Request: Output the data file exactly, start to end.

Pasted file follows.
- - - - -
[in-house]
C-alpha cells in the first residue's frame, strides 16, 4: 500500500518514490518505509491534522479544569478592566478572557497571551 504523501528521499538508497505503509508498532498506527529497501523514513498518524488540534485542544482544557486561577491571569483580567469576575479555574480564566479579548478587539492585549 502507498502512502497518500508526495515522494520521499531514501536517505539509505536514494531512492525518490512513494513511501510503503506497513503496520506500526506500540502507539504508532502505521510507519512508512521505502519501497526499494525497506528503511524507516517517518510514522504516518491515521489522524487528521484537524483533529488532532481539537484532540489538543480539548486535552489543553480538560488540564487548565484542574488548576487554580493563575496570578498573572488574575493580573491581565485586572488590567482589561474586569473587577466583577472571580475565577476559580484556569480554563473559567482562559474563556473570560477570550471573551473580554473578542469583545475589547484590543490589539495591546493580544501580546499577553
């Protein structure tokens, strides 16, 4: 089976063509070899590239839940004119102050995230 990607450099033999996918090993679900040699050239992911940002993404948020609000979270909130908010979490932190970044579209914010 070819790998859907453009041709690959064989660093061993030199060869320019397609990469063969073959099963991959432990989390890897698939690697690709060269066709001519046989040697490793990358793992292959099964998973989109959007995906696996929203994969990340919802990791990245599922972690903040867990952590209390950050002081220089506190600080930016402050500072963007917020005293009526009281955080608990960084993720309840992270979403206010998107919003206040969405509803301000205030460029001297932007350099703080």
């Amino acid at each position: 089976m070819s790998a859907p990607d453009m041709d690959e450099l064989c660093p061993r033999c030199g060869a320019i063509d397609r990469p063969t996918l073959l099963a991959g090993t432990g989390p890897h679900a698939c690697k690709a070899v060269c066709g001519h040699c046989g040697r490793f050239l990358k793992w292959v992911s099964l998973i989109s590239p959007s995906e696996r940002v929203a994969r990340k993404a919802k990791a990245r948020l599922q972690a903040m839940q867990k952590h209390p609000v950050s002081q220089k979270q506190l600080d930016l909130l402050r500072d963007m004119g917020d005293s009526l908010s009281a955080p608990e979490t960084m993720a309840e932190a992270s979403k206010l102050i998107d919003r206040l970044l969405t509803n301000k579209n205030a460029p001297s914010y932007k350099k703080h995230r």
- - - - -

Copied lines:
[in-house]
C-alpha cells in the first residue's frame, strides 16, 4: 500500500518514490518505509491534522479544569478592566478572557497571551 504523501528521499538508497505503509508498532498506527529497501523514513498518524488540534485542544482544557486561577491571569483580567469576575479555574480564566479579548478587539492585549 502507498502512502497518500508526495515522494520521499531514501536517505539509505536514494531512492525518490512513494513511501510503503506497513503496520506500526506500540502507539504508532502505521510507519512508512521505502519501497526499494525497506528503511524507516517517518510514522504516518491515521489522524487528521484537524483533529488532532481539537484532540489538543480539548486535552489543553480538560488540564487548565484542574488548576487554580493563575496570578498573572488574575493580573491581565485586572488590567482589561474586569473587577466583577472571580475565577476559580484556569480554563473559567482562559474563556473570560477570550471573551473580554473578542469583545475589547484590543490589539495591546493580544501580546499577553
């Protein structure tokens, strides 16, 4: 089976063509070899590239839940004119102050995230 990607450099033999996918090993679900040699050239992911940002993404948020609000979270909130908010979490932190970044579209914010 070819790998859907453009041709690959064989660093061993030199060869320019397609990469063969073959099963991959432990989390890897698939690697690709060269066709001519046989040697490793990358793992292959099964998973989109959007995906696996929203994969990340919802990791990245599922972690903040867990952590209390950050002081220089506190600080930016402050500072963007917020005293009526009281955080608990960084993720309840992270979403206010998107919003206040969405509803301000205030460029001297932007350099703080």
């Amino acid at each position: 089976m070819s790998a859907p990607d453009m041709d690959e450099l064989c660093p061993r033999c030199g060869a320019i063509d397609r990469p063969t996918l073959l099963a991959g090993t432990g989390p890897h679900a698939c690697k690709a070899v060269c066709g001519h040699c046989g040697r490793f050239l990358k793992w292959v992911s099964l998973i989109s590239p959007s995906e696996r940002v929203a994969r990340k993404a919802k990791a990245r948020l599922q972690a903040m839940q867990k952590h209390p609000v950050s002081q220089k979270q506190l600080d930016l909130l402050r500072d963007m004119g917020d005293s009526l908010s009281a955080p608990e979490t960084m993720a309840e932190a992270s979403k206010l102050i998107d919003r206040l970044l969405t509803n301000k579209n205030a460029p001297s914010y932007k350099k703080h995230r």